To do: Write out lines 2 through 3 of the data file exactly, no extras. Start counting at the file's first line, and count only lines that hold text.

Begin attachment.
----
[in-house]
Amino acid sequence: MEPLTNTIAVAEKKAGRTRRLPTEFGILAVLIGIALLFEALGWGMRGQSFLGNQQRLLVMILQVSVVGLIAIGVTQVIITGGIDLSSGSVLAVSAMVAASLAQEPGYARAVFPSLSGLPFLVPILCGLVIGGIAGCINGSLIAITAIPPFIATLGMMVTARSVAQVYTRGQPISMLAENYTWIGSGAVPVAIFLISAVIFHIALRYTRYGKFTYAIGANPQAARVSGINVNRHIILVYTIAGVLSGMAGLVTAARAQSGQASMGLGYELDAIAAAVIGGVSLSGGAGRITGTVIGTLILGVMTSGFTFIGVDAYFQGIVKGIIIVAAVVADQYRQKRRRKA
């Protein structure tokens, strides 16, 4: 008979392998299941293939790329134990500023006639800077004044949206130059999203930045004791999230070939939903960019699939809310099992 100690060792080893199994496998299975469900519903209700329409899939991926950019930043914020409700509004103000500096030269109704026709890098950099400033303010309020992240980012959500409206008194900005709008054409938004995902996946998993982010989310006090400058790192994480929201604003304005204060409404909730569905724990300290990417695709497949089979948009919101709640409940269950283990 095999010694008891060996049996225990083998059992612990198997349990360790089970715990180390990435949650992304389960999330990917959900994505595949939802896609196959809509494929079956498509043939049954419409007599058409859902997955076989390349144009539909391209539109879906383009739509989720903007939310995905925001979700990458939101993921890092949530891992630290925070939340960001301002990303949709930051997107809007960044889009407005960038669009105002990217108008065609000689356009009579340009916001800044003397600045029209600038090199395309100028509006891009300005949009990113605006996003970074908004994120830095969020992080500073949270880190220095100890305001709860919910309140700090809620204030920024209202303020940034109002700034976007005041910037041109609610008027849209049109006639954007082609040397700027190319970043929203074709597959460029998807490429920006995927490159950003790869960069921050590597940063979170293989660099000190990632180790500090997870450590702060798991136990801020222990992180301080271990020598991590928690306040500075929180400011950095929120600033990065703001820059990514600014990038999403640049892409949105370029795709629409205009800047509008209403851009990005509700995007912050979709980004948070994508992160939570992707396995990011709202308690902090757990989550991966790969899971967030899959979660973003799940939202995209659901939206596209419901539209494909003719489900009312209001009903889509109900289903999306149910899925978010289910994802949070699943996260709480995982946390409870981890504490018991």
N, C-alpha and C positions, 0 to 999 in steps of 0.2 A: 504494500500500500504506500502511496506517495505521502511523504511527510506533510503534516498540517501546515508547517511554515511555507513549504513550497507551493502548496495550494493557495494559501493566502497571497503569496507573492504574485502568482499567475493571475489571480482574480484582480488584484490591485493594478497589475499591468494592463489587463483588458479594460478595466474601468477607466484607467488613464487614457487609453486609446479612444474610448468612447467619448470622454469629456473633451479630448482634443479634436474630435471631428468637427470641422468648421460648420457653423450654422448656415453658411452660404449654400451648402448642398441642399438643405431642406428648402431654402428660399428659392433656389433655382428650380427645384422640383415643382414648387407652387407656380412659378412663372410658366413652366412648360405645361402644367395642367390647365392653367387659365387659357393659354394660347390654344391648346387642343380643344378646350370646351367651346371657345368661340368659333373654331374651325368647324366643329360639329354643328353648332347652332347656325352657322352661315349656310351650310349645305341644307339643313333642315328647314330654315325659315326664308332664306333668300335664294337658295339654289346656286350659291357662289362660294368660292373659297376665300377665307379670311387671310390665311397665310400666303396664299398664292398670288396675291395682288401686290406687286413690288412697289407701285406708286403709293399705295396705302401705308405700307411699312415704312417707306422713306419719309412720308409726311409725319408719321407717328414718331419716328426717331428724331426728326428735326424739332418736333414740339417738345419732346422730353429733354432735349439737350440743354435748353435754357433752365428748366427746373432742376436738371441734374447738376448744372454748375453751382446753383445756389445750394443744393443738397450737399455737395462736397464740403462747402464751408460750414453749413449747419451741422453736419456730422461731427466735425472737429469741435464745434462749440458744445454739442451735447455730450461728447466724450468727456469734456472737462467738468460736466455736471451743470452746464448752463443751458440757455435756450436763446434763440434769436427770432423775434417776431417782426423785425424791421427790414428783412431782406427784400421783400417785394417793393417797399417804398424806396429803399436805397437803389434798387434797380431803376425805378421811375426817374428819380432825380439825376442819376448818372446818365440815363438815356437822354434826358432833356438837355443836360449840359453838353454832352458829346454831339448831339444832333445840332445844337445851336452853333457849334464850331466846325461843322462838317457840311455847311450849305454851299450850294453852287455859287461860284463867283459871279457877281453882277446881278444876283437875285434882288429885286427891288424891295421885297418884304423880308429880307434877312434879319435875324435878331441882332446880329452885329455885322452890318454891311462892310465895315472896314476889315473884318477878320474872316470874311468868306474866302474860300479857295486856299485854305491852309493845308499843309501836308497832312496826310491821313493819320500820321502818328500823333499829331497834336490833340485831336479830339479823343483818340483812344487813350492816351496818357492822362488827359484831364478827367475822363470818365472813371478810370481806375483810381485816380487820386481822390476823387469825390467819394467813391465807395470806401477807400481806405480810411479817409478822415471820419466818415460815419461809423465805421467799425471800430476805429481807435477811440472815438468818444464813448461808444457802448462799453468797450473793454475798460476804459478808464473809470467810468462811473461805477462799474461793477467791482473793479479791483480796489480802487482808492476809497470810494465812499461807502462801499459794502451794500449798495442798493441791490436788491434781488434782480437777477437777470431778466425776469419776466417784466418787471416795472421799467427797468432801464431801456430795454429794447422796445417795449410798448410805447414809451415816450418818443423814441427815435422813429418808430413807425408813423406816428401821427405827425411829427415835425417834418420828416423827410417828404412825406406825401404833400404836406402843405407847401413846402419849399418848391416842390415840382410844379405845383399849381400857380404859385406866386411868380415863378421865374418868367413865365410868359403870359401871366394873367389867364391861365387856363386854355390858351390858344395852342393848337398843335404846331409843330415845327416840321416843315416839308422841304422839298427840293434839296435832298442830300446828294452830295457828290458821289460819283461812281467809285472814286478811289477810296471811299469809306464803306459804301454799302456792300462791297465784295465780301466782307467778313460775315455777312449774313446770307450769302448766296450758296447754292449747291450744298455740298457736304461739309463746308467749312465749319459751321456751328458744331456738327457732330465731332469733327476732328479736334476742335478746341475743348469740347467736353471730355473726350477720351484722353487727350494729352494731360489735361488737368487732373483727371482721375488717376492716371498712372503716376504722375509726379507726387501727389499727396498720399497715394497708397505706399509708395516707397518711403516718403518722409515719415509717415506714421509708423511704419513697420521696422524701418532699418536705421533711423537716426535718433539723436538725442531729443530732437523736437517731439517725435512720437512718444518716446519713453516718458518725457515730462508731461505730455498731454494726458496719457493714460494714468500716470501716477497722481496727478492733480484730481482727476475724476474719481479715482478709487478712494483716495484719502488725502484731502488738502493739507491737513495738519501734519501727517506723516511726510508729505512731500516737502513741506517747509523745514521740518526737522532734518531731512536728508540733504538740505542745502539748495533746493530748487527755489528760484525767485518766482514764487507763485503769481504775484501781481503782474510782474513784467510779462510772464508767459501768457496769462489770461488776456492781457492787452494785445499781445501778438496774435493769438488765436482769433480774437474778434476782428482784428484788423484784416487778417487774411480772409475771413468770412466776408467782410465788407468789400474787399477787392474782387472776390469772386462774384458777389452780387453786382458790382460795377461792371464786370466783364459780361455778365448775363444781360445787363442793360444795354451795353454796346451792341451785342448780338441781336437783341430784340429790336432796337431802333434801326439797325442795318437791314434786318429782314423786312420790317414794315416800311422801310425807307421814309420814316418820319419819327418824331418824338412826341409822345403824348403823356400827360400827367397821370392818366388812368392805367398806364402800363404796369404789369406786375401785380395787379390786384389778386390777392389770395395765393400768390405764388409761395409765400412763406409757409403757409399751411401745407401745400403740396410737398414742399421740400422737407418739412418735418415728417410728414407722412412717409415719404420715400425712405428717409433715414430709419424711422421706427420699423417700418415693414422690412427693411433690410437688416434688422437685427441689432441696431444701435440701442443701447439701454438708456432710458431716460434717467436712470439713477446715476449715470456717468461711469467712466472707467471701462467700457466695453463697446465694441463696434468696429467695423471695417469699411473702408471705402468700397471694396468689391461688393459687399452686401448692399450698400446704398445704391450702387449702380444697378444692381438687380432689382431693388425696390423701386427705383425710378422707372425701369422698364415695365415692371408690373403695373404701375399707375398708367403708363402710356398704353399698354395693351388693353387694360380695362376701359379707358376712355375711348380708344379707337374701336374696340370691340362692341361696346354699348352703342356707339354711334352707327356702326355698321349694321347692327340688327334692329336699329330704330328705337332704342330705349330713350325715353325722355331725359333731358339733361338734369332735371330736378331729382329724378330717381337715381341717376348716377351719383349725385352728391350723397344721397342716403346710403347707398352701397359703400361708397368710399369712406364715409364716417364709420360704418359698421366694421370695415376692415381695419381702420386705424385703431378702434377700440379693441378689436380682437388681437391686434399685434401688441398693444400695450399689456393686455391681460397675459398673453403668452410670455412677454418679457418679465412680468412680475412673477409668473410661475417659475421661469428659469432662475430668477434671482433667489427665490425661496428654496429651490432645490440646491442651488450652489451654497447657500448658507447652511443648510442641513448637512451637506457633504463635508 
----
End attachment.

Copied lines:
Amino acid sequence: MEPLTNTIAVAEKKAGRTRRLPTEFGILAVLIGIALLFEALGWGMRGQSFLGNQQRLLVMILQVSVVGLIAIGVTQVIITGGIDLSSGSVLAVSAMVAASLAQEPGYARAVFPSLSGLPFLVPILCGLVIGGIAGCINGSLIAITAIPPFIATLGMMVTARSVAQVYTRGQPISMLAENYTWIGSGAVPVAIFLISAVIFHIALRYTRYGKFTYAIGANPQAARVSGINVNRHIILVYTIAGVLSGMAGLVTAARAQSGQASMGLGYELDAIAAAVIGGVSLSGGAGRITGTVIGTLILGVMTSGFTFIGVDAYFQGIVKGIIIVAAVVADQYRQKRRRKA
């Protein structure tokens, strides 16, 4: 008979392998299941293939790329134990500023006639800077004044949206130059999203930045004791999230070939939903960019699939809310099992 100690060792080893199994496998299975469900519903209700329409899939991926950019930043914020409700509004103000500096030269109704026709890098950099400033303010309020992240980012959500409206008194900005709008054409938004995902996946998993982010989310006090400058790192994480929201604003304005204060409404909730569905724990300290990417695709497949089979948009919101709640409940269950283990 095999010694008891060996049996225990083998059992612990198997349990360790089970715990180390990435949650992304389960999330990917959900994505595949939802896609196959809509494929079956498509043939049954419409007599058409859902997955076989390349144009539909391209539109879906383009739509989720903007939310995905925001979700990458939101993921890092949530891992630290925070939340960001301002990303949709930051997107809007960044889009407005960038669009105002990217108008065609000689356009009579340009916001800044003397600045029209600038090199395309100028509006891009300005949009990113605006996003970074908004994120830095969020992080500073949270880190220095100890305001709860919910309140700090809620204030920024209202303020940034109002700034976007005041910037041109609610008027849209049109006639954007082609040397700027190319970043929203074709597959460029998807490429920006995927490159950003790869960069921050590597940063979170293989660099000190990632180790500090997870450590702060798991136990801020222990992180301080271990020598991590928690306040500075929180400011950095929120600033990065703001820059990514600014990038999403640049892409949105370029795709629409205009800047509008209403851009990005509700995007912050979709980004948070994508992160939570992707396995990011709202308690902090757990989550991966790969899971967030899959979660973003799940939202995209659901939206596209419901539209494909003719489900009312209001009903889509109900289903999306149910899925978010289910994802949070699943996260709480995982946390409870981890504490018991």